After testing your interoperability scenario, if you discover that the application is not behaving as expected, you will need to implement the IAccessible interface in your Windows forms control so that you can manually supplement the MSAA to UIA mapping. There’s more information here: msdn.microsoft.com/en-us/library/ms971352.aspx. However, you should note that this is not trivial to get right!

Accessibility System Events
Now that you've implemented accessibility for the native control on the form, you must make sure that your application complies with accessibility system settings. Typically, these system settings include High Contrast Mode support. This is where WPF shines brightly. WPF allows you to hook into High Contrast Mode so that when the high-contrast flag is set at the Operating System level, your application can respond to it.

The Operating System flag is set whenever a user enters High Contrast mode by using the key combination Shift+Ctrl+Prnt Scrn or by selecting the High Contrast mode from control panel. Go ahead and give it a try!

Review the code in Figure 8. The code hooks into the High Contrast mode using a style containing a trigger. When the trigger is engaged for High Contrast mode, a monochrome image is displayed. When the trigger is disengaged, a color image is displayed.

Figure 8: Hooking the High Contrast event using triggers and styles


<Image Style="\\{StaticResource ImageStyle\\}" Name="image1" /><br><Style x:Key="ImageStyle" TargetType="\\{x:Type Image\\}"><br>   <Setter Property="Source" Value="Images\ColoredImage.jpg"/><br>   <Setter Property="Selector.IsSelected" <br>    Value="\\{DynamicResource \\{x:Static SystemParameters.HighContrastKey\\}\\}" /><br>   <Style.Triggers><br>        <Trigger Property="Selector.IsSelected" Value="True"><br>            <Setter Property="Source" Value="Images\MonochromeImage.jpg"/><br>        </Trigger><br>   </Style.Triggers><br></Style>

As the code snippet shows, you can implement that functionality entirely in the XAML file. I recommend that you use the XAML approach because High Contrast mode changes the style of the controls. It doesn't modify the behavior. If it did, it would be a candidate for placing the functionality in the code. If you have avoided hard-coding in your application and you've used only native controls, High Contrast mode will automatically make the adjustments to your application.

As a side note, most developers think of hard-coding only in terms of text and font sizes. However, Images that are loaded into a control and declared like this:

<image source ="Images\myImage.jpg"…/>


are also hard-coded. When the button is instantiated by the runtime, its content is hard-wired to source the image from the hard-coded file path. In this case, any High Contrast changes made to the image will be overwritten. The correct way to implement accessibility requirements for these types of controls is shown in Figure 8; that is, create the image control with no image initially given by the first line in the XAML fragment.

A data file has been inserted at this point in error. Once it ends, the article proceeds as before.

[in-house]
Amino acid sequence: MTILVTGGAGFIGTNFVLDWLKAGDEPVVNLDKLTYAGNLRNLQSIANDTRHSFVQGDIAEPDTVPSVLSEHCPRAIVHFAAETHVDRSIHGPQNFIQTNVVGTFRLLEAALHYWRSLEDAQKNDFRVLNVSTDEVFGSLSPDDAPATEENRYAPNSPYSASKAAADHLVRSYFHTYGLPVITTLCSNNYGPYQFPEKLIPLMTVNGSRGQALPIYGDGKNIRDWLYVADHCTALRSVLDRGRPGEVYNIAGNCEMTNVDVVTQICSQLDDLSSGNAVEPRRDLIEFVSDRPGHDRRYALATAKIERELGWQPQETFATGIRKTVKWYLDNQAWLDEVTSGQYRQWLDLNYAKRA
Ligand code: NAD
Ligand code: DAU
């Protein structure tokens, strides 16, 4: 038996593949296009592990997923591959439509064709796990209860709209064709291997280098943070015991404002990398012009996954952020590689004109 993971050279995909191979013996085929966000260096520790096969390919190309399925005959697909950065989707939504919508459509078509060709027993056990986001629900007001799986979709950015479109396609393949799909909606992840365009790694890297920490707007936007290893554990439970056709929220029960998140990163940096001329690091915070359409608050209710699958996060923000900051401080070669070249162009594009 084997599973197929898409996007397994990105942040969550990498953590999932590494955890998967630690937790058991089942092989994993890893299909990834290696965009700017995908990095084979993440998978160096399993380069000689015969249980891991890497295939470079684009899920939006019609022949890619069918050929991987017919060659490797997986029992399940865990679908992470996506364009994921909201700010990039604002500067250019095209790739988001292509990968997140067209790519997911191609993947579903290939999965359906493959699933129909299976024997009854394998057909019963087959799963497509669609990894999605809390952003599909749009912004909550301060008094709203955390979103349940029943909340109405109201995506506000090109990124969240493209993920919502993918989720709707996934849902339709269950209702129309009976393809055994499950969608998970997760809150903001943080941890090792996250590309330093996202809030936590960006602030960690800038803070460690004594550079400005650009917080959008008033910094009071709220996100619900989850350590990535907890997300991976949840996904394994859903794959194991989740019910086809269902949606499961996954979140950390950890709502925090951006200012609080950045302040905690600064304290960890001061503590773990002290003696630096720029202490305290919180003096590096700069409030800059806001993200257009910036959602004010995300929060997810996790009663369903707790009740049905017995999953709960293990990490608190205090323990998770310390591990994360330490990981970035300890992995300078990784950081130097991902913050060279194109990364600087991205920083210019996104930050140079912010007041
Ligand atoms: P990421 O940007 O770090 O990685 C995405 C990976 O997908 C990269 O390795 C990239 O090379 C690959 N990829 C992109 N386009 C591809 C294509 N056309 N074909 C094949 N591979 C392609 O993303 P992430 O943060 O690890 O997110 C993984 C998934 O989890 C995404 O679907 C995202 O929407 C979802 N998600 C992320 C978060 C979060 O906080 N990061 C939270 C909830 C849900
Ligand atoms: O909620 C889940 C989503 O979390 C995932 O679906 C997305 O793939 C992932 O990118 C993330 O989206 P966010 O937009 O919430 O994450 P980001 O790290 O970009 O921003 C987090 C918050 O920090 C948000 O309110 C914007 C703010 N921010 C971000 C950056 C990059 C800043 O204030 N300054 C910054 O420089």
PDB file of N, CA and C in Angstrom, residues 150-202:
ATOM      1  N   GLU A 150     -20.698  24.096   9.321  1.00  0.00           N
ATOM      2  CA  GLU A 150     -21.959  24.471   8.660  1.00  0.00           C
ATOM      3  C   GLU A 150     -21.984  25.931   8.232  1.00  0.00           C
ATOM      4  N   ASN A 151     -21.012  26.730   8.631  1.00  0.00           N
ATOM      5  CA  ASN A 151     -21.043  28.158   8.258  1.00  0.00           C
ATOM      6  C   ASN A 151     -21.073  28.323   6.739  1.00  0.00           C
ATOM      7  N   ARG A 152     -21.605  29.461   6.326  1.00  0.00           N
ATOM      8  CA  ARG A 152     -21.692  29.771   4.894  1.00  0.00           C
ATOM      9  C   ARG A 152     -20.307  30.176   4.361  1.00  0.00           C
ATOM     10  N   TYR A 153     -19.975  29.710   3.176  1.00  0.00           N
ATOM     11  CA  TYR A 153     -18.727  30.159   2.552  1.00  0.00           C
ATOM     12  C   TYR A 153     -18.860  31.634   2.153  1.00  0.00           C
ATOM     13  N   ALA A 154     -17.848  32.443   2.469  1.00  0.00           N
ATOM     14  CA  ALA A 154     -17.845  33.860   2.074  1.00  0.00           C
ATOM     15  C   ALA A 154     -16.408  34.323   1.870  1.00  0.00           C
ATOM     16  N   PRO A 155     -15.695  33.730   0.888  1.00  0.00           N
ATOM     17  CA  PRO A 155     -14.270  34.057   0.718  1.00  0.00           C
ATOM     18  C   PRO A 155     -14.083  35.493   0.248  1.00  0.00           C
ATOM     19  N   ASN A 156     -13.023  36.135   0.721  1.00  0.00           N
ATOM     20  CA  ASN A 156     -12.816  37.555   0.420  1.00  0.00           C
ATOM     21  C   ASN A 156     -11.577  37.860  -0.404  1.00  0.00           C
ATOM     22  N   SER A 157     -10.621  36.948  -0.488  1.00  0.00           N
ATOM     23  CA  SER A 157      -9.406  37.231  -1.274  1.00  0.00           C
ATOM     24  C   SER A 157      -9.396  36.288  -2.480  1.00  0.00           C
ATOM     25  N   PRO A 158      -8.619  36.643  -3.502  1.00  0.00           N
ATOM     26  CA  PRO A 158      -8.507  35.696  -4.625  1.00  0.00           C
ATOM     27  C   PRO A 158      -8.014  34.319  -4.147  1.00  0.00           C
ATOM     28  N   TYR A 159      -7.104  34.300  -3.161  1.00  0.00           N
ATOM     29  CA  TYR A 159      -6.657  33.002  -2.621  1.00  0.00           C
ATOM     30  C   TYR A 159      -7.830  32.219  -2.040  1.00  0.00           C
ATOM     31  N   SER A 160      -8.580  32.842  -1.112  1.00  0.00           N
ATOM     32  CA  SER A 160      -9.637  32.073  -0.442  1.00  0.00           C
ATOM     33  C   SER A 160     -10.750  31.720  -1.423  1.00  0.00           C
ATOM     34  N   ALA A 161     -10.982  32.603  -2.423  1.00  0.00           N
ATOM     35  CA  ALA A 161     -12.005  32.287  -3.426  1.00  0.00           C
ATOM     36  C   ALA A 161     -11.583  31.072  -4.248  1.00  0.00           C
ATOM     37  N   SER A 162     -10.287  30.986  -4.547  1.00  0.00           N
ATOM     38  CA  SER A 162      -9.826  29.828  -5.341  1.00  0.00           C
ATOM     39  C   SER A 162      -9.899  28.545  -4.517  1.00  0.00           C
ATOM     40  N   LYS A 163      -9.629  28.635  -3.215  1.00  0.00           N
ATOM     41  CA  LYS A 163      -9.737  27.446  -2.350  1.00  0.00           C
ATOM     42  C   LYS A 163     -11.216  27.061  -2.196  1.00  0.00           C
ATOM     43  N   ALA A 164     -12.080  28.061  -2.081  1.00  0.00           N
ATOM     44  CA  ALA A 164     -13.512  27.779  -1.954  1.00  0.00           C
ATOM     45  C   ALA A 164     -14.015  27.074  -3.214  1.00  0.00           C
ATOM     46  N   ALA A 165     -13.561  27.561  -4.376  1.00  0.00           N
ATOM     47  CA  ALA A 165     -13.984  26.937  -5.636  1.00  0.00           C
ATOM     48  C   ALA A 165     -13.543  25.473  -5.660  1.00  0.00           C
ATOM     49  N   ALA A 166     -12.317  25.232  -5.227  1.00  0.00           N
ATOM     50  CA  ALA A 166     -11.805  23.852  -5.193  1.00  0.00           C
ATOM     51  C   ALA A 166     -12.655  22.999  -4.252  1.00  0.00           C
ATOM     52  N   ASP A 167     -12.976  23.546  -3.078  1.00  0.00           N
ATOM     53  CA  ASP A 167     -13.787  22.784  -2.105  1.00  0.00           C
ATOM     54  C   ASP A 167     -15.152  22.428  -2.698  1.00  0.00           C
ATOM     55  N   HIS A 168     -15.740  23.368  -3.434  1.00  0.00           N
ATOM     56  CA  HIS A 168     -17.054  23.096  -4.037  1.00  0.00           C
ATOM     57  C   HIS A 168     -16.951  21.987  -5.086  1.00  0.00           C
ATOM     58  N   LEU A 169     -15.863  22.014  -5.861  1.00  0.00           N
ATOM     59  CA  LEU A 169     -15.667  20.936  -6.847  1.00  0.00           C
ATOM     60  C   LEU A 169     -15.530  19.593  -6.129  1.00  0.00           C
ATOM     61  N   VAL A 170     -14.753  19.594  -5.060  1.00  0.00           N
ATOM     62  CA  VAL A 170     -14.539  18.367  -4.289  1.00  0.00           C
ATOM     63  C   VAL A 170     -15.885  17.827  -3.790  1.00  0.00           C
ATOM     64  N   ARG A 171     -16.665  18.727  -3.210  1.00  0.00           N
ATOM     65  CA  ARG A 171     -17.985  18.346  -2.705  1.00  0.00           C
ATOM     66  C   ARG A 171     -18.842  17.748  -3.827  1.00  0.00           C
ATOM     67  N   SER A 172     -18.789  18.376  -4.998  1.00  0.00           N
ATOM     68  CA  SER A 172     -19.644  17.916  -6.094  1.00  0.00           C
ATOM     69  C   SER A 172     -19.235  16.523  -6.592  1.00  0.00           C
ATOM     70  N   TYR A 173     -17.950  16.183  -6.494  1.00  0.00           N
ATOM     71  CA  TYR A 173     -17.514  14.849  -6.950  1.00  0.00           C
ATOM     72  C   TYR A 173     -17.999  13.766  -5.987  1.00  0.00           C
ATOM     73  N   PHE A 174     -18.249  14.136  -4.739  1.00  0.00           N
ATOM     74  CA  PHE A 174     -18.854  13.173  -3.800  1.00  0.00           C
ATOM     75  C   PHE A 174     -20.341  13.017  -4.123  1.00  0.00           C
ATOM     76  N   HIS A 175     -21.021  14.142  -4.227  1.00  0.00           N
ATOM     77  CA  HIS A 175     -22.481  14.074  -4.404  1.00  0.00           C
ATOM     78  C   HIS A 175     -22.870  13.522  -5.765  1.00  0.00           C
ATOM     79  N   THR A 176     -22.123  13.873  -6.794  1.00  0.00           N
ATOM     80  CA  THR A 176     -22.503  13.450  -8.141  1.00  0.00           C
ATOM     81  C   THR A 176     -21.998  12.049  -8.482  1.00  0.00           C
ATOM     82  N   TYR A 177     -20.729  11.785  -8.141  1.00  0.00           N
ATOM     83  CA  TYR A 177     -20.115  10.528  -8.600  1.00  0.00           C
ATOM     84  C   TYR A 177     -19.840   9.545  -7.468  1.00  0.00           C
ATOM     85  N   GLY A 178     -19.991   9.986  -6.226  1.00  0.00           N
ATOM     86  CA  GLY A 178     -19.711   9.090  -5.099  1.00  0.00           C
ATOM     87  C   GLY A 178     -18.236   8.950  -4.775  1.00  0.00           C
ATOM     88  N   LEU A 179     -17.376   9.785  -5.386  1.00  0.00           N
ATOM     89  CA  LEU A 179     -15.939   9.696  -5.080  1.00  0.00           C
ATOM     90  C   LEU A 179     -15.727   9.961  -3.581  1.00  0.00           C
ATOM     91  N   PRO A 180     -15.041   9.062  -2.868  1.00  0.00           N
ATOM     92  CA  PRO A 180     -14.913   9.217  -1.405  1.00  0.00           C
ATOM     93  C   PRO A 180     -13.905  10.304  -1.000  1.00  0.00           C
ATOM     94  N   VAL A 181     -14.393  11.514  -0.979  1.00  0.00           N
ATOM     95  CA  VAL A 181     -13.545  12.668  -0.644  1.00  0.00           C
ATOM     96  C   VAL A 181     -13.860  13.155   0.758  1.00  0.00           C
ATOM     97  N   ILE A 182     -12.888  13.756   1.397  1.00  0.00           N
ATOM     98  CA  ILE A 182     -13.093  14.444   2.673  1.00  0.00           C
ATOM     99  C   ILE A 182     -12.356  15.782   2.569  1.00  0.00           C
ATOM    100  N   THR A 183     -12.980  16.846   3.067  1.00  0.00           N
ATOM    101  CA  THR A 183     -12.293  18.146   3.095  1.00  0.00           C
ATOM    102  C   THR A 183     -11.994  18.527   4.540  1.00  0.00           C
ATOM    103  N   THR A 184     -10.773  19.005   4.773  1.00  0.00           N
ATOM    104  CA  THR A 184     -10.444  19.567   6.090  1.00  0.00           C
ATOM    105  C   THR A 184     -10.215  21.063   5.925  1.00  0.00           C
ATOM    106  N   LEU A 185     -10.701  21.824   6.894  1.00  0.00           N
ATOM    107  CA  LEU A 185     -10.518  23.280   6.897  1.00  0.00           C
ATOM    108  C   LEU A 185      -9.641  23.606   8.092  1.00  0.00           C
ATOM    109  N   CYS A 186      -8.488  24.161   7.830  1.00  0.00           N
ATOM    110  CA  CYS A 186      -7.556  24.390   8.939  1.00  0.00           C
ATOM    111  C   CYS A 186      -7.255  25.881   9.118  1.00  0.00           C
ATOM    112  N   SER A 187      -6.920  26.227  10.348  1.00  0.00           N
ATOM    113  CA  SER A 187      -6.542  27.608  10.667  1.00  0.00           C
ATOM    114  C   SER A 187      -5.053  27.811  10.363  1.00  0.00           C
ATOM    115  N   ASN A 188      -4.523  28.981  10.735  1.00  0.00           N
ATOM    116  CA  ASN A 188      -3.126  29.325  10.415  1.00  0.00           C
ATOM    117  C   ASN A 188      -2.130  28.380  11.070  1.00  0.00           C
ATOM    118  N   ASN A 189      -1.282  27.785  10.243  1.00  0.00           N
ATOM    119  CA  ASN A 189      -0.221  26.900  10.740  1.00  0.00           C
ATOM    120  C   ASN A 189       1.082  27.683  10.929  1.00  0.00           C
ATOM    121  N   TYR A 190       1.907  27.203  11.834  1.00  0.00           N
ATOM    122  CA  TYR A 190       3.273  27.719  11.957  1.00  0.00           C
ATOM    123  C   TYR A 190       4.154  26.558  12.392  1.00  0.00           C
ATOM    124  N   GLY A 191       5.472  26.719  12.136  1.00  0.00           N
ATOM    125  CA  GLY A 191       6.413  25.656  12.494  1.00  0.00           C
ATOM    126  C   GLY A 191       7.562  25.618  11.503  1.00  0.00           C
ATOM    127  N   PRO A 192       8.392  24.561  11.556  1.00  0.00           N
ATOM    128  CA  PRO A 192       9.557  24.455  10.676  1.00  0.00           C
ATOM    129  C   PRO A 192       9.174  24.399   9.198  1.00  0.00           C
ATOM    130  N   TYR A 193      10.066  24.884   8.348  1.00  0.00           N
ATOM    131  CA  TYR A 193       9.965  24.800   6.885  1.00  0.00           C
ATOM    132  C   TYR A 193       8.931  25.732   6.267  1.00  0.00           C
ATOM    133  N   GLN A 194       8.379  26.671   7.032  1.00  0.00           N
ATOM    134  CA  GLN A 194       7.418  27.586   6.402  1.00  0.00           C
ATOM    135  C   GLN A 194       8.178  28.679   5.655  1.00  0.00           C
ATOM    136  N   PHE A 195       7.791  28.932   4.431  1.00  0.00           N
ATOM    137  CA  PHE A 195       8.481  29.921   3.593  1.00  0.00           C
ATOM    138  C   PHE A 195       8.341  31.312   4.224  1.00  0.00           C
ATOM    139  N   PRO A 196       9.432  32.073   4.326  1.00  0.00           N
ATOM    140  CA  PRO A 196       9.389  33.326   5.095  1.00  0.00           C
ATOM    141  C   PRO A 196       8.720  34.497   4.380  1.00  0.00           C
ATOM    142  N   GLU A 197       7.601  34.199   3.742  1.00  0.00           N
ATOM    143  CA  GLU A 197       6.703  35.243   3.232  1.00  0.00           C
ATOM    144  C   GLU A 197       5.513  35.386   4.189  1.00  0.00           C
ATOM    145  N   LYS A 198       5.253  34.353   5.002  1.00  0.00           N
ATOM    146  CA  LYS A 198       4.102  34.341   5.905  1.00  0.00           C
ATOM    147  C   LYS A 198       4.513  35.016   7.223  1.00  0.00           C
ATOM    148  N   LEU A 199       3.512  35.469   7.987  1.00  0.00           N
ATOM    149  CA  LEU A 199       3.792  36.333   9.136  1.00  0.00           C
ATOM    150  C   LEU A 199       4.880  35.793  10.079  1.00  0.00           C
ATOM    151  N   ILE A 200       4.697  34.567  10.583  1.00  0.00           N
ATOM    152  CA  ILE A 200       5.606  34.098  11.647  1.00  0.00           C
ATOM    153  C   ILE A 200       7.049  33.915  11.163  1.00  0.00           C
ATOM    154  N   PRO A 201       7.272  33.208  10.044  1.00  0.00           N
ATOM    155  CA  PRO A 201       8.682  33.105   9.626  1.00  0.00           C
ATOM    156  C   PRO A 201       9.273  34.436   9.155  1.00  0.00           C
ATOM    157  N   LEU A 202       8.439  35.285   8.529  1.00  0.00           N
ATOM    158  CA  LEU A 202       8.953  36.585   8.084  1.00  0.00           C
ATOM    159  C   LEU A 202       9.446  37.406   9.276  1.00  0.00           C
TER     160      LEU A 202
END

Then, load the image in a trigger that hooks into the HighContrastKey event. You'll need one image for the default style, ColoredImage.jpg, and one more for the High Contrast style, MonochromeImage.jpg. You can apply this idea to any control that needs to respond to system changes.

The Truth About Accessibility
Now that you have a clear picture of how to build accessibility into your WPF applications, I want to clarify some of the myths and truths about WPF and accessibility flying about on the Internet.
•    The use of native controls is preferred. This is true. Native controls do most of the accessibility work for you. You get this functionality for free.
•    WPF is fully accessible. This is not quite true. As I've shown you, the framework makes significant gains on accessibility, more than any other technology by far. However, you still need to do some work to bring your application up to full compliance.
•    Fully accessible WPF applications are easy to build. Again, this is not quite true. Accessibility is a two-way street. If you fully implement accessibility in your WPF application, the adaptive technology vendors still need to update their client applications to support UIA. Without UIA support, as explained before, the conversation between your application and the adaptive technology client is severely restricted. I'll discuss this in more depth in an upcoming article.
•    For accessible applications, avoid developing custom controls for WPF. This is true. As I've shown you, custom controls that are not based on native controls are extremely expensive with regard to accessibility. Avoid them whenever possible. Otherwise, you'll likely be very familiar with the time-out corner.

You've reviewed some key strategies for making your WPF applications accessible and played with some simple examples, and now you have a basis for retrofitting your own applications to make them accessible. Let me know how it goes!


Alvin Bruney is a longtime ASP.NET MVP and author of five books. His current book, ASP.NET 4 by Example, is currently available for $20 on www.lulu.com/owc.